PingHsun (Benson) Hsieh, Ph.D.
Department of Genome Sciences
University of Washington
Evolutionary theory provides a critical framework for studying human biology and health, from identifying variants that could lead to genetic novelties through evolutionary processes, such as hybridization and selection, to understanding the genetic basis of adaptive traits and disease risk in populations. With the recent long-read sequencing technologies, we are now able to study previously inaccessible DNA and RNA variants in some of the most challenging regions in the human genome and discover disease mechanisms. In this talk, I will focus on the evolution and fitness implications of structural variants (SVs, e.g., deletions, duplications, inversions)—an important but understudied genomic variation that affects many more bases than single-nucleotide variants in the genome. Using evolutionary theory and long-read sequencing, I will first provide evidence for hybridization and adaptation events in the evolution of humans, including a large (>380,000 bp), complex duplication in an Oceanic population that has an origin from a now-extinct human species. I will then delineate the structure of this duplication, including its novel protein-coding gene content, and hypothesize its biomedical implication in the population. In addition, I will discuss unique insights of SVs for biologically important traits, such as dietary and cold adaptations in humans. Finally, I will show evidence for recurrent SVs in the human genome and their implications in predispositions to recurrent disease-causing rearrangements in humans. Together, these works demonstrate the untapped diversity and fitness effect of uncharacterized SVs in humans and how evolutionary inferences help improve our understanding of human biology and health.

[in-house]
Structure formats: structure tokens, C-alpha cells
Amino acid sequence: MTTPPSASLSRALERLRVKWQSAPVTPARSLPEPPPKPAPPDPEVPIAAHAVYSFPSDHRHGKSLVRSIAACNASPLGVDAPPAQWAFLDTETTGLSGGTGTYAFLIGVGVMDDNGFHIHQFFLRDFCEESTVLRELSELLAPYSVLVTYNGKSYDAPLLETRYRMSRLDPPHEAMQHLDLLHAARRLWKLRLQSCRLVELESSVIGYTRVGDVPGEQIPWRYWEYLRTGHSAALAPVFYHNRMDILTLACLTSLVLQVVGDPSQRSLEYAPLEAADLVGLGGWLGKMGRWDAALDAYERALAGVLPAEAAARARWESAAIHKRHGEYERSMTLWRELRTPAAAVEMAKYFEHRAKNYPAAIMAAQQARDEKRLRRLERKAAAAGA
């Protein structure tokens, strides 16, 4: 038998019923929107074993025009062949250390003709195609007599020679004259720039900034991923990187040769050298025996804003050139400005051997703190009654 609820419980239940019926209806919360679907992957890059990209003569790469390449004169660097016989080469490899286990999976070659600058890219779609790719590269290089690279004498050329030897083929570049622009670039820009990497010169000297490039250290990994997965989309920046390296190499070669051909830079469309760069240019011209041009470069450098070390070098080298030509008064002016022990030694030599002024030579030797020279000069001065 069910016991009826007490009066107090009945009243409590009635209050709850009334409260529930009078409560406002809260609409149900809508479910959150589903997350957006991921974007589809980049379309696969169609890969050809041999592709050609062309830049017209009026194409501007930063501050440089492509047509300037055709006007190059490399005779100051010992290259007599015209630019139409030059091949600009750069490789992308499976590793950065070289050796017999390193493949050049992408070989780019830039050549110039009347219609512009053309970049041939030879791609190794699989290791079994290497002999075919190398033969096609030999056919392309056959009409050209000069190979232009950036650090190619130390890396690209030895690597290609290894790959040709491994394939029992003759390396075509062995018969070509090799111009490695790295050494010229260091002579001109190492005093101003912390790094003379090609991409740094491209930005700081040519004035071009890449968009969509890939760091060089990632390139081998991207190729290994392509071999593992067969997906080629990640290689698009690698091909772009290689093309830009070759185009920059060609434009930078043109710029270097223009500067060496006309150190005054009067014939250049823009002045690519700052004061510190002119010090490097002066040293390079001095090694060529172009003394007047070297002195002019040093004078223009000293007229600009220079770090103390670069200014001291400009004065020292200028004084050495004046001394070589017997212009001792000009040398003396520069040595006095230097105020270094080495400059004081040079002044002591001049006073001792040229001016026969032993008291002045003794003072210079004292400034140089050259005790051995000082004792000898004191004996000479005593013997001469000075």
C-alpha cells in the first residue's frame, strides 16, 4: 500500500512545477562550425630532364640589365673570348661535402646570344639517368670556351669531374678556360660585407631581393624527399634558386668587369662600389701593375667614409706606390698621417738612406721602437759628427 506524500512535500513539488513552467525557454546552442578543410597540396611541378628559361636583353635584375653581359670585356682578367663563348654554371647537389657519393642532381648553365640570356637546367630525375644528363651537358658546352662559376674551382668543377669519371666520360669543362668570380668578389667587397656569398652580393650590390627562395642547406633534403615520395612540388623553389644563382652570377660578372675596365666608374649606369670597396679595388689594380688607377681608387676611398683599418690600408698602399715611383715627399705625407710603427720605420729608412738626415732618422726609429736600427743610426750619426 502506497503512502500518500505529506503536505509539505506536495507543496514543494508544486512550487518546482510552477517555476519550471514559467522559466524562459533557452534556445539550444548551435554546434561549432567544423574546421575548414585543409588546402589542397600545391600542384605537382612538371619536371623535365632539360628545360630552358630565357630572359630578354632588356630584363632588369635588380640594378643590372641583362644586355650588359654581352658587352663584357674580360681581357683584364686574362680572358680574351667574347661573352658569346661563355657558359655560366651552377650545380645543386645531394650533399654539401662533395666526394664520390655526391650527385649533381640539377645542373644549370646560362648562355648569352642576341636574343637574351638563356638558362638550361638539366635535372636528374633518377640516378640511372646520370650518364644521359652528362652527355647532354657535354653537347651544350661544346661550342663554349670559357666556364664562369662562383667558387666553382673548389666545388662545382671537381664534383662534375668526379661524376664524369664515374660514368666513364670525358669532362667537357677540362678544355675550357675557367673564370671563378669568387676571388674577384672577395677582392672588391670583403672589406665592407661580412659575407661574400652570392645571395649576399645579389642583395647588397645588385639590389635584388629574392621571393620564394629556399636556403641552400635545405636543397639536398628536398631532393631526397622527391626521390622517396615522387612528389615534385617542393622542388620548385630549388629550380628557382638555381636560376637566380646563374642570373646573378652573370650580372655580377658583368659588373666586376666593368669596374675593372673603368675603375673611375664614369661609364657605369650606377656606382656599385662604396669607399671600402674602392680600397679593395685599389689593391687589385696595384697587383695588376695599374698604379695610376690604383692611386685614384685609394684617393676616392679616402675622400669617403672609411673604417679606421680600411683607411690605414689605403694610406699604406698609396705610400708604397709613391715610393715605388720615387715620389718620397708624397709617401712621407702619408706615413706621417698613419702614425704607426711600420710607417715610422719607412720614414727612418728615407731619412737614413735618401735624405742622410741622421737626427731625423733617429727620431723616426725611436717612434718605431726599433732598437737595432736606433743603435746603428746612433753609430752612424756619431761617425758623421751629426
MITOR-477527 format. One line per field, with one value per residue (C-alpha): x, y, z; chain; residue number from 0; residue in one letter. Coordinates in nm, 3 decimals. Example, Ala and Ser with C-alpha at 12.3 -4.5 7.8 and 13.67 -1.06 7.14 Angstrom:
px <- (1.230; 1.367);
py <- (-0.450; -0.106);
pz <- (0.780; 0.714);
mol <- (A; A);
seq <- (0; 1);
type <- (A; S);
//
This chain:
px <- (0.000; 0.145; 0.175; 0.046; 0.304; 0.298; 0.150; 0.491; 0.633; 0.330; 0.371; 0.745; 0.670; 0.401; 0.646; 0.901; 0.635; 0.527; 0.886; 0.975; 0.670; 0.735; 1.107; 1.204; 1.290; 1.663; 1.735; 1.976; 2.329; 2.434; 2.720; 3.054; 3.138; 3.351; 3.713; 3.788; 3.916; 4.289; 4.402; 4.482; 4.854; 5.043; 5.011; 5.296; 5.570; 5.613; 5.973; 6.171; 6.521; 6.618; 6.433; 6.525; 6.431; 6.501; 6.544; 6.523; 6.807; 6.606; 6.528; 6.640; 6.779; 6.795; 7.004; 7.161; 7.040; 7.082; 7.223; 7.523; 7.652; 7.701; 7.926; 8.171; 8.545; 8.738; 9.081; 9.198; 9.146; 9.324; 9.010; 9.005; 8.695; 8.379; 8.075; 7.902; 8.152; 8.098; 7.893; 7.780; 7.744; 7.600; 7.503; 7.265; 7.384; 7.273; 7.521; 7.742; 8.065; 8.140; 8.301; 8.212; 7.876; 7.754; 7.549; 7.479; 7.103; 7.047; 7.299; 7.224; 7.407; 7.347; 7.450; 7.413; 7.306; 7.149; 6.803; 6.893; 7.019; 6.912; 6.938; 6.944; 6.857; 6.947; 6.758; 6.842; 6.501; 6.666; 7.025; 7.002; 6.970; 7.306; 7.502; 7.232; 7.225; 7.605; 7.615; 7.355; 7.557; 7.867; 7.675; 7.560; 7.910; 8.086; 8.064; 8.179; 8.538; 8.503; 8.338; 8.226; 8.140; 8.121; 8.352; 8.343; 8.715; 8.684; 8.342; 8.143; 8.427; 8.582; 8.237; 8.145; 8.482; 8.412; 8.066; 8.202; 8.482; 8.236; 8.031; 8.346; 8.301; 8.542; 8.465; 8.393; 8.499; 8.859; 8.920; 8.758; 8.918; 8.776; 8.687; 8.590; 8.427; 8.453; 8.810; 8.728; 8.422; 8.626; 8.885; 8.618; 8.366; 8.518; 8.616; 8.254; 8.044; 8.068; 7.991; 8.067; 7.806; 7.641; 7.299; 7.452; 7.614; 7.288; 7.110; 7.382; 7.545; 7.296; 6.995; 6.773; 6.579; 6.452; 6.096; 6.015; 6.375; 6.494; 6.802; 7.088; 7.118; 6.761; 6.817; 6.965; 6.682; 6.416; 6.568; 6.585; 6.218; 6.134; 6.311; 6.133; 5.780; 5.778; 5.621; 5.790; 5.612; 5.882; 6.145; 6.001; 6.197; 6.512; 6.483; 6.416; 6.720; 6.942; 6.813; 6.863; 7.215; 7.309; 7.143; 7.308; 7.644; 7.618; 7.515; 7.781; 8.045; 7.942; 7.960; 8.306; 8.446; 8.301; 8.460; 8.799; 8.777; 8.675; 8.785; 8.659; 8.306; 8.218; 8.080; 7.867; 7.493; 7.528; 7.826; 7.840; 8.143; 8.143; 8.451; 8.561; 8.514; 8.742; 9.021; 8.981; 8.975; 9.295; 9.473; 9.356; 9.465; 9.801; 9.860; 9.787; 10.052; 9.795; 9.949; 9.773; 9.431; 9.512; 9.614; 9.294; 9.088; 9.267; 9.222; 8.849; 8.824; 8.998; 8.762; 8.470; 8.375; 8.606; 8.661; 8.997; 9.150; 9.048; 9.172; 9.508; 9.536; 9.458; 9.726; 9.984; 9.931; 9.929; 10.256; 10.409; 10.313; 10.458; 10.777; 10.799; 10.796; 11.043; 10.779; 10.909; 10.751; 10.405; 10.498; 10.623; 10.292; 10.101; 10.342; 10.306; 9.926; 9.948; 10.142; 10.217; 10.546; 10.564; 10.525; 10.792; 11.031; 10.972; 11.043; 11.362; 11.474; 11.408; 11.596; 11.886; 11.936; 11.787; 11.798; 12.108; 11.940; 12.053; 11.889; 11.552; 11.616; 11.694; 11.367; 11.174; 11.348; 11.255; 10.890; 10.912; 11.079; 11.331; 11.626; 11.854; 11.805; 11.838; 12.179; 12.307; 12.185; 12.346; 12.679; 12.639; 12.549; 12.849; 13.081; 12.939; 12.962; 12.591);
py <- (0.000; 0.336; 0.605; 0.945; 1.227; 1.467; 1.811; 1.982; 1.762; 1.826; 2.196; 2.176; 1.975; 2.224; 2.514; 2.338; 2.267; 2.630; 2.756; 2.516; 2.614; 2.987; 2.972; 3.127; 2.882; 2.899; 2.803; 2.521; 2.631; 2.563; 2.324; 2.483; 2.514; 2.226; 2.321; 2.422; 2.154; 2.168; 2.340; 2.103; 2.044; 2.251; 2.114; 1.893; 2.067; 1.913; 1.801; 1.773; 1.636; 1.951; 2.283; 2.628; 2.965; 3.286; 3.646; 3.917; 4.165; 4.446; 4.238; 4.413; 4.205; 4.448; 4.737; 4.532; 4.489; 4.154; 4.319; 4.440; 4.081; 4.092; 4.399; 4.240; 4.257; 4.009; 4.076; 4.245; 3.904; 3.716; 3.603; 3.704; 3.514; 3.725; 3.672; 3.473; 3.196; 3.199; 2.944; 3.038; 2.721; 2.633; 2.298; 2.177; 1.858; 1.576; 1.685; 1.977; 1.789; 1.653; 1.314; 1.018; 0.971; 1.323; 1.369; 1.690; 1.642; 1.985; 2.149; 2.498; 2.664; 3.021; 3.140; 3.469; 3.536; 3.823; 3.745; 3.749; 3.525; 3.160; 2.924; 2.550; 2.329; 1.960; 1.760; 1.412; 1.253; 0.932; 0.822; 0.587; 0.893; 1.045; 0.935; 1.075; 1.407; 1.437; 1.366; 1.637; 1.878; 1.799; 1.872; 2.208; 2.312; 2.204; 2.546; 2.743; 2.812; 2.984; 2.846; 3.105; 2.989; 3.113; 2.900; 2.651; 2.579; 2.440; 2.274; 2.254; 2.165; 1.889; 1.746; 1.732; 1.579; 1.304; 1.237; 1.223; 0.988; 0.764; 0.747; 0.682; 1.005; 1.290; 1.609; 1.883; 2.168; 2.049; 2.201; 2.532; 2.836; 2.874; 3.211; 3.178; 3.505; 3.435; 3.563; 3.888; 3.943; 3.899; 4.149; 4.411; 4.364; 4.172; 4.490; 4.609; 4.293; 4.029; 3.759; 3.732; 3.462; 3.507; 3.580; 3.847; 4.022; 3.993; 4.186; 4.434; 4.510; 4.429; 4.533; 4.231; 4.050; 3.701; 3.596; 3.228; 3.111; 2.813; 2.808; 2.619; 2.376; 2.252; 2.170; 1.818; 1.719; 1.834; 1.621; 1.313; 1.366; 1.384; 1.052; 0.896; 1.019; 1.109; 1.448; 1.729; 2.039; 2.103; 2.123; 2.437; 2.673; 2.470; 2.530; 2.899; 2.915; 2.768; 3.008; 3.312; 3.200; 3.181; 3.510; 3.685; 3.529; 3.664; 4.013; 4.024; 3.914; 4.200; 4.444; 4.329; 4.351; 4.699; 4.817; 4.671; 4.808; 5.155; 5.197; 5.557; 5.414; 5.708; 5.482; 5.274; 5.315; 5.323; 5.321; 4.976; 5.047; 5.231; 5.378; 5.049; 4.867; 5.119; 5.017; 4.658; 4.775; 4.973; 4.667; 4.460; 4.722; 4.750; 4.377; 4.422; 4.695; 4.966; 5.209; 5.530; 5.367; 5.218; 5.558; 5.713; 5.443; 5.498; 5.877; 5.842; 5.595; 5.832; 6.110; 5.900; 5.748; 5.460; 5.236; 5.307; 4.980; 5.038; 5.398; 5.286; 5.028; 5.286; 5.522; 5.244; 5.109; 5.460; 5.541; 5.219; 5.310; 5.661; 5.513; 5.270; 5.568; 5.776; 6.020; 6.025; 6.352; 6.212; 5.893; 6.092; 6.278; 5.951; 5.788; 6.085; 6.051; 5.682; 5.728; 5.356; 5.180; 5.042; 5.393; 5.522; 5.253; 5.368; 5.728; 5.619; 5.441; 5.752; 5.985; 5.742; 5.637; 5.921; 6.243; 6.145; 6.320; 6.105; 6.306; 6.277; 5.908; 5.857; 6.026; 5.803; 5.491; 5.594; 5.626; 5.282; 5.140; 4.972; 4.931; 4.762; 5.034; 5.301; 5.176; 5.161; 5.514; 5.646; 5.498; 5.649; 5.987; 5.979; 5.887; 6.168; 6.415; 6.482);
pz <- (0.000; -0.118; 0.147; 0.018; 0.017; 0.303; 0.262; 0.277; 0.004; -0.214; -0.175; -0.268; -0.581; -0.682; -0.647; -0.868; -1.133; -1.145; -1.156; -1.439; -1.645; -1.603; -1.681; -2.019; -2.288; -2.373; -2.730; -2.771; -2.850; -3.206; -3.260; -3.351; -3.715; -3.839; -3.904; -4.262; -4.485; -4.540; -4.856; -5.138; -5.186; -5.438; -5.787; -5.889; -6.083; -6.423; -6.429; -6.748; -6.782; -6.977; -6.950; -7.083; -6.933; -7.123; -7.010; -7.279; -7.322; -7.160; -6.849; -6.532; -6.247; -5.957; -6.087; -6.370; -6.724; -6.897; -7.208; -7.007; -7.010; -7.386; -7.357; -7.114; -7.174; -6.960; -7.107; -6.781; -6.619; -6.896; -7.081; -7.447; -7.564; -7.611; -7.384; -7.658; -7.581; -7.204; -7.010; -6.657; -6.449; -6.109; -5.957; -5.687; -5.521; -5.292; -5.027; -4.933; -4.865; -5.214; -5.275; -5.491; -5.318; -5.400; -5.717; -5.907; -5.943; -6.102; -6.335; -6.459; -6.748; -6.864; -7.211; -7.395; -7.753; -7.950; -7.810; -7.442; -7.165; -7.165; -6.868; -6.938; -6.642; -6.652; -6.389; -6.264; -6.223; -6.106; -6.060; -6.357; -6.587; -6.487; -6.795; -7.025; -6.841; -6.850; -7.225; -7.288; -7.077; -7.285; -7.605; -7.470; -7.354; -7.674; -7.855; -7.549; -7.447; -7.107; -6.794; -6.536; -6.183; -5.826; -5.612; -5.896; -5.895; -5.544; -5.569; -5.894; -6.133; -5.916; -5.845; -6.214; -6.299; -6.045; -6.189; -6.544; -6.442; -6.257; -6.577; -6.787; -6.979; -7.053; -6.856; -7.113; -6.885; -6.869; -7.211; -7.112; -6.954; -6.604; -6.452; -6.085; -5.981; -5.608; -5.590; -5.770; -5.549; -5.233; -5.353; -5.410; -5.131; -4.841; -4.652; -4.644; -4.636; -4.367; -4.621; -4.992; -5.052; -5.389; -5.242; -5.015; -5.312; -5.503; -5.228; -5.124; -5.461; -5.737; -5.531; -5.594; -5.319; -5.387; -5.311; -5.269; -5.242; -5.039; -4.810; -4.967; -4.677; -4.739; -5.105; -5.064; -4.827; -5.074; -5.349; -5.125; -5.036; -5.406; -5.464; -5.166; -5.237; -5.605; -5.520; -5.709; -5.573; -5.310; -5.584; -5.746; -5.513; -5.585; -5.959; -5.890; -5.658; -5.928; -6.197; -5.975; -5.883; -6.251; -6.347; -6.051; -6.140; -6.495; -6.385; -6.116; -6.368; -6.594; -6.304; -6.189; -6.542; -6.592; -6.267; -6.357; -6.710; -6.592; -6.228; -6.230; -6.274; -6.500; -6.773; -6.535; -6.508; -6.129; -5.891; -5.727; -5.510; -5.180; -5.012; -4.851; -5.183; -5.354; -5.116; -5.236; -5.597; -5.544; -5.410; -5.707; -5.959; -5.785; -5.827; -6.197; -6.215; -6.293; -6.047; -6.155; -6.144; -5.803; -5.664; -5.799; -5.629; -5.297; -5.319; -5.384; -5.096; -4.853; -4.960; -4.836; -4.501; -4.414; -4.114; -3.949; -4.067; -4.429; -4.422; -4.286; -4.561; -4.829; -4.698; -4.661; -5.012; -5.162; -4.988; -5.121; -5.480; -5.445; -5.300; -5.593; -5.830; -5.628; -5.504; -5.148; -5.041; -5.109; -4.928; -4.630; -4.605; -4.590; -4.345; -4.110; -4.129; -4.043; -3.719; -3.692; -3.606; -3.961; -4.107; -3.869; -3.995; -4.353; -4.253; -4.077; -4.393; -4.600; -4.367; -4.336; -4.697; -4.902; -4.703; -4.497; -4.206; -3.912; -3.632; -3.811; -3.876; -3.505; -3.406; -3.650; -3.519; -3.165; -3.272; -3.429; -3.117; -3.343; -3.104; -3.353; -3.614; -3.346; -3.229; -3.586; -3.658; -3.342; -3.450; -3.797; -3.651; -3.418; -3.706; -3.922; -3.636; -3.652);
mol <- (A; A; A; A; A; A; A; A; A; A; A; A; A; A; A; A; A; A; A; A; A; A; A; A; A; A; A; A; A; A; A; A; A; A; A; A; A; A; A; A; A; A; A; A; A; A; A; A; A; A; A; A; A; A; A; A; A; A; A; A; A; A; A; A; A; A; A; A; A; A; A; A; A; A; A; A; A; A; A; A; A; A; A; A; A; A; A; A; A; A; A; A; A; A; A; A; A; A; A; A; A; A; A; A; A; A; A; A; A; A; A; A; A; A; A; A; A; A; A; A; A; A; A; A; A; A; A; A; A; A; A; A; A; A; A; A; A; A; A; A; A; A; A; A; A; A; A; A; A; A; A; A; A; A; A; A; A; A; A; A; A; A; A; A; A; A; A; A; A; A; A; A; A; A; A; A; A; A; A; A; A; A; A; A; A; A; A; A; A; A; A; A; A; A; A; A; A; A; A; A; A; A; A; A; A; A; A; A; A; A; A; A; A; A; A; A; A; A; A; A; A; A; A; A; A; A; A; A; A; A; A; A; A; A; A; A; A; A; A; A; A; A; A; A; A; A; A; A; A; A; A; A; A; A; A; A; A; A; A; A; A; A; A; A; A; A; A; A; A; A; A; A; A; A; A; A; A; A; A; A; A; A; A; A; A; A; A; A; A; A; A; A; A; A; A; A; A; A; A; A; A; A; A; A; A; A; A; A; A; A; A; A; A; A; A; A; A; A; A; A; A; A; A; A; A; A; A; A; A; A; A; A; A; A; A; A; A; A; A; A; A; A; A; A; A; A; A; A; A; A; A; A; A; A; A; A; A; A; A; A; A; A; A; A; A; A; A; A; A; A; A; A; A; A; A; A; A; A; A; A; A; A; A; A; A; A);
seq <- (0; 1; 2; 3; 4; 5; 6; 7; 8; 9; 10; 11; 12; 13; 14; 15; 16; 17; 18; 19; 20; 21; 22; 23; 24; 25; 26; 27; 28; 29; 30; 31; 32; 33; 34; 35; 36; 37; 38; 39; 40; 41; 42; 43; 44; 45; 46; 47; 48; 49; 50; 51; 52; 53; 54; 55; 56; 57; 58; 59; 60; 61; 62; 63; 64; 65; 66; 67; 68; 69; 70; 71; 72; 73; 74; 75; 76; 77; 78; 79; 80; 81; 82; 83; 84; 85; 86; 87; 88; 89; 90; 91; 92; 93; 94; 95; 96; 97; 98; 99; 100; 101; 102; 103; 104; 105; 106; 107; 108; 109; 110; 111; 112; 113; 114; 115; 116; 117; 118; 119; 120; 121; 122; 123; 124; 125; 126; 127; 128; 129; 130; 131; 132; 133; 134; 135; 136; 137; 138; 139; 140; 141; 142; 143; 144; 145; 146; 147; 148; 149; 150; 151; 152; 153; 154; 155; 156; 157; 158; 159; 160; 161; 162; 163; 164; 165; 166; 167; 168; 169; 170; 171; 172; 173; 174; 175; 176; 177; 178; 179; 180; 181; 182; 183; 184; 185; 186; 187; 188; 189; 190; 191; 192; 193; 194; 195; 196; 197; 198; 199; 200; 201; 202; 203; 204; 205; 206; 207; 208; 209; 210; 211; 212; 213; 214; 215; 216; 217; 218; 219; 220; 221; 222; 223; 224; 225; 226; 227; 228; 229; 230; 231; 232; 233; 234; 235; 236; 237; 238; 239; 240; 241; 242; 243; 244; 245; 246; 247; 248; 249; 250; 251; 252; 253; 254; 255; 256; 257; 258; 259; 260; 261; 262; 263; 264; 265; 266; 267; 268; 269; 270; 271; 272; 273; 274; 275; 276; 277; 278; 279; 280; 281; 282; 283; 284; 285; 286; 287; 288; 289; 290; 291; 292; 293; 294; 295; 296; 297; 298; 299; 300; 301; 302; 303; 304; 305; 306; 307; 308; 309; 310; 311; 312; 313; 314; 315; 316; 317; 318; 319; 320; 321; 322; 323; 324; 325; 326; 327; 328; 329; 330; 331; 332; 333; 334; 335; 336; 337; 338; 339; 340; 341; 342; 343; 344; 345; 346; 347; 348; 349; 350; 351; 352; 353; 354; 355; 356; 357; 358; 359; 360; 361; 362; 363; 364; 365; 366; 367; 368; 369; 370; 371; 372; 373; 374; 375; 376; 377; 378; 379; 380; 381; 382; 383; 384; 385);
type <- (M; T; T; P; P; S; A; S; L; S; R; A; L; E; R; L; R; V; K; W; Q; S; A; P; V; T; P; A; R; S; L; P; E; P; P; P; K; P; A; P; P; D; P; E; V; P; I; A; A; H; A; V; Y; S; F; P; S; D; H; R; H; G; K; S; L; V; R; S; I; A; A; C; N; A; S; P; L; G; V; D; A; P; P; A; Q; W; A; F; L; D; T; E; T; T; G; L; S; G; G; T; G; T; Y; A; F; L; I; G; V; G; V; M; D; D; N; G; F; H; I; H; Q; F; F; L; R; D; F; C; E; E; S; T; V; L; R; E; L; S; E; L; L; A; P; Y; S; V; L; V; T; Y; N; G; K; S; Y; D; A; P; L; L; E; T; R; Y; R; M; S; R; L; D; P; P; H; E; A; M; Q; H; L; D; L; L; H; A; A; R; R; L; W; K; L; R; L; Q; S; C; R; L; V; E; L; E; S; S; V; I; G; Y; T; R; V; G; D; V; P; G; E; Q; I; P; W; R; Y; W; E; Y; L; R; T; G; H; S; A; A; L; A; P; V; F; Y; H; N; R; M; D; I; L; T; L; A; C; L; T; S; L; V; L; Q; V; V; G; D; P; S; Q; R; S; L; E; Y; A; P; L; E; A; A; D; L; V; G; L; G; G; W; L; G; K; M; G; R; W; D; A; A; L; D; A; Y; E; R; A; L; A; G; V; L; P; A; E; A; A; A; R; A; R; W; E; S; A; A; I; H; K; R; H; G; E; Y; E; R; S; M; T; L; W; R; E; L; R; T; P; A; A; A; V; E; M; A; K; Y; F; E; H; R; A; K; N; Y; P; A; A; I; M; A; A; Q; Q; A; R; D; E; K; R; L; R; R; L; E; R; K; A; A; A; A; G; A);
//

Thursday, January 20, 2022 - 11:00am to 12:00pm
Roger A. and Helen B. Krone Engineered Biosystems Building, 950 Atlantic Drive, Atlanta, GA 30032, Room 1005